STARS Act Reintroduced

Society of American Florists

Legislation initiated by SAF and designed to clarify the definition of “seasonal” was reintroduced in the House of Representatives this week.

The “Simplifying Technical Aspects Regarding Seasonality (STARS) Act” would define “seasonal” as an employee who works six months or less for purposes of determining company size and whether they’re required to be offered health care insurance under the Affordable Care Act (ACA).

Since 2014, SAF has been leading a coalition of organizations representing a variety of industries to provide relief for seasonal employers who have been struggling to understand and comply with the ACA.

Under the ACA, different definitions of “seasonal” are used when determining whether a business is a small or large employer under the law and when identifying which employees must be offered health insurance. As a result, small businesses with seasonal employees may have unintentionally violated rules of the ACA.

The STARS Act would make the definition of “seasonal employee” consistent throughout the ACA, allowing small businesses to easily understand the law and their responsibilities.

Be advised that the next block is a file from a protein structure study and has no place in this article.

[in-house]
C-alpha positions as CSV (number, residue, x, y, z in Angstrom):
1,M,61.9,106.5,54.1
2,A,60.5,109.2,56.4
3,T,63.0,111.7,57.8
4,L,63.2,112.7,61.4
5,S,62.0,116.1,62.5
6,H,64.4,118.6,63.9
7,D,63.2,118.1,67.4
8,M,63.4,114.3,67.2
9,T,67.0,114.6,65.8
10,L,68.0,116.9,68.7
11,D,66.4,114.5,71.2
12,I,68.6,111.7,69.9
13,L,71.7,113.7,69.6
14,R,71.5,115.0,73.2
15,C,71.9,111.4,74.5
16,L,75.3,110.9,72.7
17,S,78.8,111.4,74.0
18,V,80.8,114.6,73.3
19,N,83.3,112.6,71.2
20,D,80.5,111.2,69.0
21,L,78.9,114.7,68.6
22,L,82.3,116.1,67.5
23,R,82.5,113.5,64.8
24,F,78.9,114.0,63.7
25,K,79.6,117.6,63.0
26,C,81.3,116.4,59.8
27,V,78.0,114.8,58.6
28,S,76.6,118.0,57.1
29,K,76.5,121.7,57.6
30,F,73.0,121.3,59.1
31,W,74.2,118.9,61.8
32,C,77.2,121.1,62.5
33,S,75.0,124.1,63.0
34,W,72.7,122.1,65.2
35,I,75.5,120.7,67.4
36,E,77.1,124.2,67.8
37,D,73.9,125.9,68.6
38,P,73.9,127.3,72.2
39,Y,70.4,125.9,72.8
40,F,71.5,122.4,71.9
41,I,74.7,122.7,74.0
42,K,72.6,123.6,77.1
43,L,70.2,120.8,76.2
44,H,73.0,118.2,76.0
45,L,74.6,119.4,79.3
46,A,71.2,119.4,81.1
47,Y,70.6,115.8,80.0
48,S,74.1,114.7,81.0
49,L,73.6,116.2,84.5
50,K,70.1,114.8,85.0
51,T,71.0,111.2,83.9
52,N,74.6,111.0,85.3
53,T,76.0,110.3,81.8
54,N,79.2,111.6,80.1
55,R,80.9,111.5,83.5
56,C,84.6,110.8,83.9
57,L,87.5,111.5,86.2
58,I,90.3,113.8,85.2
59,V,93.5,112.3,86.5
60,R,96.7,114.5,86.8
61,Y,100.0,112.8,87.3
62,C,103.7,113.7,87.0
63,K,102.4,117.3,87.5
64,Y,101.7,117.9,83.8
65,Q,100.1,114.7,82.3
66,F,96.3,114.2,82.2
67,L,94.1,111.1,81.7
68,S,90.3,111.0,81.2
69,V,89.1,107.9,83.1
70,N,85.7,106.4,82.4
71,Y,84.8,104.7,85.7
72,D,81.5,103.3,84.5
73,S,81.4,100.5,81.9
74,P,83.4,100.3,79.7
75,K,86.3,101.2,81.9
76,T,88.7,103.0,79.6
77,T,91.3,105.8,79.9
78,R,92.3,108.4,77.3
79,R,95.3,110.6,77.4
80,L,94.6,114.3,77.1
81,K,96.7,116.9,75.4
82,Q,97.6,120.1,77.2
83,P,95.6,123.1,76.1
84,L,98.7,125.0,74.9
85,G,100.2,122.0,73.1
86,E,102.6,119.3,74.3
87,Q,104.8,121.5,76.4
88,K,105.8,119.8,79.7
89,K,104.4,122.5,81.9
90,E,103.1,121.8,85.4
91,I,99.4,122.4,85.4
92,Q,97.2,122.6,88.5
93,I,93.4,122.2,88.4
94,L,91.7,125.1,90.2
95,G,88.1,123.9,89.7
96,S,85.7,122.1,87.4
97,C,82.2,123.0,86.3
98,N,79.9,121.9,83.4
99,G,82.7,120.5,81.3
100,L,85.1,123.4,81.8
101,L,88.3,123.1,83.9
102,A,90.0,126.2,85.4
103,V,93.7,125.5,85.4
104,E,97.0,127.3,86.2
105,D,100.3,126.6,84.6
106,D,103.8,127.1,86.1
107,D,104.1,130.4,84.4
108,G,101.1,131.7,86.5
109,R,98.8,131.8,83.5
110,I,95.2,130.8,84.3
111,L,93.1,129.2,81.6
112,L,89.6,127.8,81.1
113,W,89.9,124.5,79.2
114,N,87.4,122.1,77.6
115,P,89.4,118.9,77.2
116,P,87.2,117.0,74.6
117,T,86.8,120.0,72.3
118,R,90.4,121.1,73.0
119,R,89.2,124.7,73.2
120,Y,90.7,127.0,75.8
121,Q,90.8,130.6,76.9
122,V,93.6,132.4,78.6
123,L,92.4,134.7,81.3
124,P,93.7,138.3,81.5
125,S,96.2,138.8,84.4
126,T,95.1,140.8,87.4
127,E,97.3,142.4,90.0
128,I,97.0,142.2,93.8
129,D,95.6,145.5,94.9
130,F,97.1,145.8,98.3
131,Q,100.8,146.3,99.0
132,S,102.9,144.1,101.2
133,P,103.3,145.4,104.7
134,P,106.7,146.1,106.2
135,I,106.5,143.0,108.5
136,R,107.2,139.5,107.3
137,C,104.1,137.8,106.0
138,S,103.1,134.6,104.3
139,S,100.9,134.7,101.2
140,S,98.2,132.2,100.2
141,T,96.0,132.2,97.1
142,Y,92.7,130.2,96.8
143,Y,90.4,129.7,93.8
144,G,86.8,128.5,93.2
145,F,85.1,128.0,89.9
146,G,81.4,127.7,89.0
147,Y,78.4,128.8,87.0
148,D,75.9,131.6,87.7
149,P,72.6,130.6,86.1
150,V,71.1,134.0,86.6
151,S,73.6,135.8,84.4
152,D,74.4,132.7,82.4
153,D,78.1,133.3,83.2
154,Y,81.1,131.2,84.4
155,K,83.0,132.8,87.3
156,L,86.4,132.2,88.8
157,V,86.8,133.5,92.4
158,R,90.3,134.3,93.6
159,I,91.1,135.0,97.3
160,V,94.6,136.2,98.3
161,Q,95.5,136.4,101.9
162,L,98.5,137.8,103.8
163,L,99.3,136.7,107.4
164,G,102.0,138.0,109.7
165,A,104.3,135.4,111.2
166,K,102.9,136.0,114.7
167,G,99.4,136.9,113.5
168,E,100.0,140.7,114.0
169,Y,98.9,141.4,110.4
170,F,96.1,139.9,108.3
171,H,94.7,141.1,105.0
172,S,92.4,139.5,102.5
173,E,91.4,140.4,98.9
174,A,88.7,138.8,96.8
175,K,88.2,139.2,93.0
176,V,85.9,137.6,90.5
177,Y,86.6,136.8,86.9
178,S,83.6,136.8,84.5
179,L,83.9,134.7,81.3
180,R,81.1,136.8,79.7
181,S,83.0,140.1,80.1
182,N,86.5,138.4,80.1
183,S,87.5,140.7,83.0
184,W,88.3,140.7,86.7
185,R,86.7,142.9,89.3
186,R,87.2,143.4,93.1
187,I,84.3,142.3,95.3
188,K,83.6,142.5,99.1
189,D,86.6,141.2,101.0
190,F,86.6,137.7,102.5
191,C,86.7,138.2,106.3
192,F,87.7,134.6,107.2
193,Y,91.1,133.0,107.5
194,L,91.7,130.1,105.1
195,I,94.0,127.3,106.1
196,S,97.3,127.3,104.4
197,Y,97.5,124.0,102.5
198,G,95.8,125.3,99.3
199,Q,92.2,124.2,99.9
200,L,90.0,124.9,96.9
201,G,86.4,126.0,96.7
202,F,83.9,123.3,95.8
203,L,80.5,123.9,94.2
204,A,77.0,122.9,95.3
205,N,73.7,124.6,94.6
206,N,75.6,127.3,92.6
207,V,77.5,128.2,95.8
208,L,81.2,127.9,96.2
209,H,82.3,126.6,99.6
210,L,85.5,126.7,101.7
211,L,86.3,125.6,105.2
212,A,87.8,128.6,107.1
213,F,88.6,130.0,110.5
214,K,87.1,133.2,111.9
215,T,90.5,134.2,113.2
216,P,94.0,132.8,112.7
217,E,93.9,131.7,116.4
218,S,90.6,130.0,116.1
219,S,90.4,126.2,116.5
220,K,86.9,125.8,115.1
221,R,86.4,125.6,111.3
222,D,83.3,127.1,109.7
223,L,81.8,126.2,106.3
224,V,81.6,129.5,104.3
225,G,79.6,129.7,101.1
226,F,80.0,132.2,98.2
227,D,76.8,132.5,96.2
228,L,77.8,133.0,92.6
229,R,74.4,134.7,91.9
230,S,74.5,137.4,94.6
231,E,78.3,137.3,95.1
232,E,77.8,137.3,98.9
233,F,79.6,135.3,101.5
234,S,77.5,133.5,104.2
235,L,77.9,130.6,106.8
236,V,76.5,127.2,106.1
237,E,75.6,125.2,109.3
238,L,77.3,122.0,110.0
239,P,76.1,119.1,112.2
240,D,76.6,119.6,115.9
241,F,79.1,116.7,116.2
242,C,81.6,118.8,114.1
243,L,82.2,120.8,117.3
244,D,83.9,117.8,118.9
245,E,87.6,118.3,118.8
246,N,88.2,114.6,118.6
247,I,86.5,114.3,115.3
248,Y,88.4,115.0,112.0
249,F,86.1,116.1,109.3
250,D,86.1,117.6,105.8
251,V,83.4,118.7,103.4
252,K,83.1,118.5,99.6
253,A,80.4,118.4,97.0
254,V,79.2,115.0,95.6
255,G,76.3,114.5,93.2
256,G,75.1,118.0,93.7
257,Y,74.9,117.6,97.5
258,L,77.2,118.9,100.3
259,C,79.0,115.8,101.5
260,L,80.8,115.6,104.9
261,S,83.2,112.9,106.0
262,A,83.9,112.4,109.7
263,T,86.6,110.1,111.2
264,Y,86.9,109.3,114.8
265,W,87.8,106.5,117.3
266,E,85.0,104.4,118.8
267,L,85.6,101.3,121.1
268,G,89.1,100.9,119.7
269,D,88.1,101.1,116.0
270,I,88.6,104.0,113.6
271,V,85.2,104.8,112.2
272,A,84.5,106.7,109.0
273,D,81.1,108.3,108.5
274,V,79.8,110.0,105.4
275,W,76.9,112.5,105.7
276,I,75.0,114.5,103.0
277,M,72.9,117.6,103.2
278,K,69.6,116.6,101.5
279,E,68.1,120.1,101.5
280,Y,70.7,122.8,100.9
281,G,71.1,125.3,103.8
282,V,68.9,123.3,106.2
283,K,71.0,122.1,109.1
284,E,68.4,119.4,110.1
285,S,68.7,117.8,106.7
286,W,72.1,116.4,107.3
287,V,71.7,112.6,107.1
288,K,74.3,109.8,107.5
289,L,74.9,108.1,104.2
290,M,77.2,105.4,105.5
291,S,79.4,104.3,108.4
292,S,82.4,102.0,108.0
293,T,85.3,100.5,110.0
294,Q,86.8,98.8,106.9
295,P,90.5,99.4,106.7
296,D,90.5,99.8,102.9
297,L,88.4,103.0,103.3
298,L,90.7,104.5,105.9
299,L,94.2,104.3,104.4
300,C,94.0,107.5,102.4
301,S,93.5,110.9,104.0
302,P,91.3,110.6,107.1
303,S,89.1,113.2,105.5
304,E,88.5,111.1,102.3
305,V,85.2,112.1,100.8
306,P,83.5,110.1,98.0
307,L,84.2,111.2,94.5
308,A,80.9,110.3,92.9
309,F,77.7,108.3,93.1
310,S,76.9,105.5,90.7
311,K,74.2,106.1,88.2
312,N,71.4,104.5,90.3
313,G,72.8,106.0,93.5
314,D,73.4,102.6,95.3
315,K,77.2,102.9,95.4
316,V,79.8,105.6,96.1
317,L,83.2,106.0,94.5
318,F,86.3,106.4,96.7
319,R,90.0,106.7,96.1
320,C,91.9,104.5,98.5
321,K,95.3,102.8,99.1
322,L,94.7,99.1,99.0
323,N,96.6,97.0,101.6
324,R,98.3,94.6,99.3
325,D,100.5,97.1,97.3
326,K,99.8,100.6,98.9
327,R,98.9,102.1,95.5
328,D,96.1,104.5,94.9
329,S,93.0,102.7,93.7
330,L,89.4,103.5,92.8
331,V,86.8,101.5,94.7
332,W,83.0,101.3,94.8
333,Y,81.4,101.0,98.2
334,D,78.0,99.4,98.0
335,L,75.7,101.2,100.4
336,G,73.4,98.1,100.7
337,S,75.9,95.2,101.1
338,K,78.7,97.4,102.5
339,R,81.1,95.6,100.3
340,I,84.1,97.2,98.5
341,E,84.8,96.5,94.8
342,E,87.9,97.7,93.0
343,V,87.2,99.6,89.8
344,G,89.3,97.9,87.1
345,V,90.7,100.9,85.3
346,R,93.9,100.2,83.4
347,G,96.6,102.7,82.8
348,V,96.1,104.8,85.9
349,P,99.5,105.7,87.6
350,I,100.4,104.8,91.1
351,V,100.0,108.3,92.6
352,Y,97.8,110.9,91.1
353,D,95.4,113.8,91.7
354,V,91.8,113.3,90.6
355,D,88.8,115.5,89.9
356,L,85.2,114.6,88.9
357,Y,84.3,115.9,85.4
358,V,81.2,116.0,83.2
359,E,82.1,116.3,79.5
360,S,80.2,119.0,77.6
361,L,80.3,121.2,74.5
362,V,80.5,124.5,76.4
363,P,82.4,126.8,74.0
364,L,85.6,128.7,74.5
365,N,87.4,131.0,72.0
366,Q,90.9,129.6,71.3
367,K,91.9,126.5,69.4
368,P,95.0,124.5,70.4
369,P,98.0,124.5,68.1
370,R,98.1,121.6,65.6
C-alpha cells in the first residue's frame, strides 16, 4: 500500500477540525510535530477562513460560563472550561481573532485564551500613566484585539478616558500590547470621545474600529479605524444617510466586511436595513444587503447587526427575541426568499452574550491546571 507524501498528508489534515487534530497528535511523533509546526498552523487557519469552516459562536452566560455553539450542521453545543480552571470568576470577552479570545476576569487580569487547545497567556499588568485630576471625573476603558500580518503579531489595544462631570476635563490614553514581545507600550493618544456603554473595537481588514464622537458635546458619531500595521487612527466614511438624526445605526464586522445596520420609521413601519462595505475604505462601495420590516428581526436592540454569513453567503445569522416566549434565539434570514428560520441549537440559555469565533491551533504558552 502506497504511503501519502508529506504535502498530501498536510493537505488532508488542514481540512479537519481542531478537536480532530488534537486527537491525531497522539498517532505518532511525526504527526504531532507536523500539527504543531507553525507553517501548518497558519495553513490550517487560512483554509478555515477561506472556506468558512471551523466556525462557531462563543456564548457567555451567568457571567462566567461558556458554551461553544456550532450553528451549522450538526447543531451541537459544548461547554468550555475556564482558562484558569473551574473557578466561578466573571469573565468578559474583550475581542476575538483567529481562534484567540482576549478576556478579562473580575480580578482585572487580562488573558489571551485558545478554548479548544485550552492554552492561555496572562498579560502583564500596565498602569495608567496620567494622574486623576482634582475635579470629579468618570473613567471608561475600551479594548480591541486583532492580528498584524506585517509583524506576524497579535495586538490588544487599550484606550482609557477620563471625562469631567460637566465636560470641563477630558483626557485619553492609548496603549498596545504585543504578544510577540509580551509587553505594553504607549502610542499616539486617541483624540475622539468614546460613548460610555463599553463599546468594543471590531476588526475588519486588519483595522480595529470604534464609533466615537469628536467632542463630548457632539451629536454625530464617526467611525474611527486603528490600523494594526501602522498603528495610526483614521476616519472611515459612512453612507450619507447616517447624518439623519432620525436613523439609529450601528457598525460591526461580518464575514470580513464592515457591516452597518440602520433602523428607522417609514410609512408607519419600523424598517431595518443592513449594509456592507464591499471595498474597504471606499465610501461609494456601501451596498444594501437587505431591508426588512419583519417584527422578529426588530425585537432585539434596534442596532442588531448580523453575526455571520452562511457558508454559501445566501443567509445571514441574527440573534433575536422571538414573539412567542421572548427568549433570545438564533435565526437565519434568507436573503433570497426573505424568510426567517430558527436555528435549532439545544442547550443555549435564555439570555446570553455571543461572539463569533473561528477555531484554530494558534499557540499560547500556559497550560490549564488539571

Currently, the law includes the following definitions of “seasonal” as:

• When determining whether an employer is treated as a small business or a large business (applicable large employer [ALE]) under the ACA, “seasonal worker” is defined as “a worker who performs labor or services on a seasonal basis as defined by the Secretary of Labor.” According to Treasury Department regulations, employers may use a reasonable good faith interpretation to determine which employees are “seasonal workers.”

• The term “seasonal worker exception” is used for the purpose of determining ALE size. Final Treasury regulations permit employers, after calculating their initial ALE size by including all hours of service performed by all employees (including seasonal workers), to examine the calculation to determine if seasonal workers put the employer over the 50-employee threshold for 120 days (four calendar months) or less. This determination is made on an annual calendar year basis.  

• Once an employer is determined to be an ALE for the calendar year, the employer must determine to whom coverage must be offered or pay a potential penalty. The employer can use a Monthly Measurement Method or an optional Look-back Measurement Method. Under Treasury regulations, the term “seasonal employee,” for the purposes of determining an employee’s full-time status under the optional Look-back Measurement Method, is defined as “an employee who is hired into a position for which the customary annual employment is six months or less.”  

Under current law, someone on a company’s payroll can be a seasonal worker, but not a seasonal employee.  

The STARS Act, H.R. 3956, was reintroduced October 4 by Reps. Jim Renacci (R-OH), Kurt Schrader (D-OR), Lynn Jenkins (R-KS), Jim Costa (D-CA) and David Joyce (R-OH). A similar bill will be introduced in the Senate in the near future.

Congressional Staffers Hear Value of Specialty Crops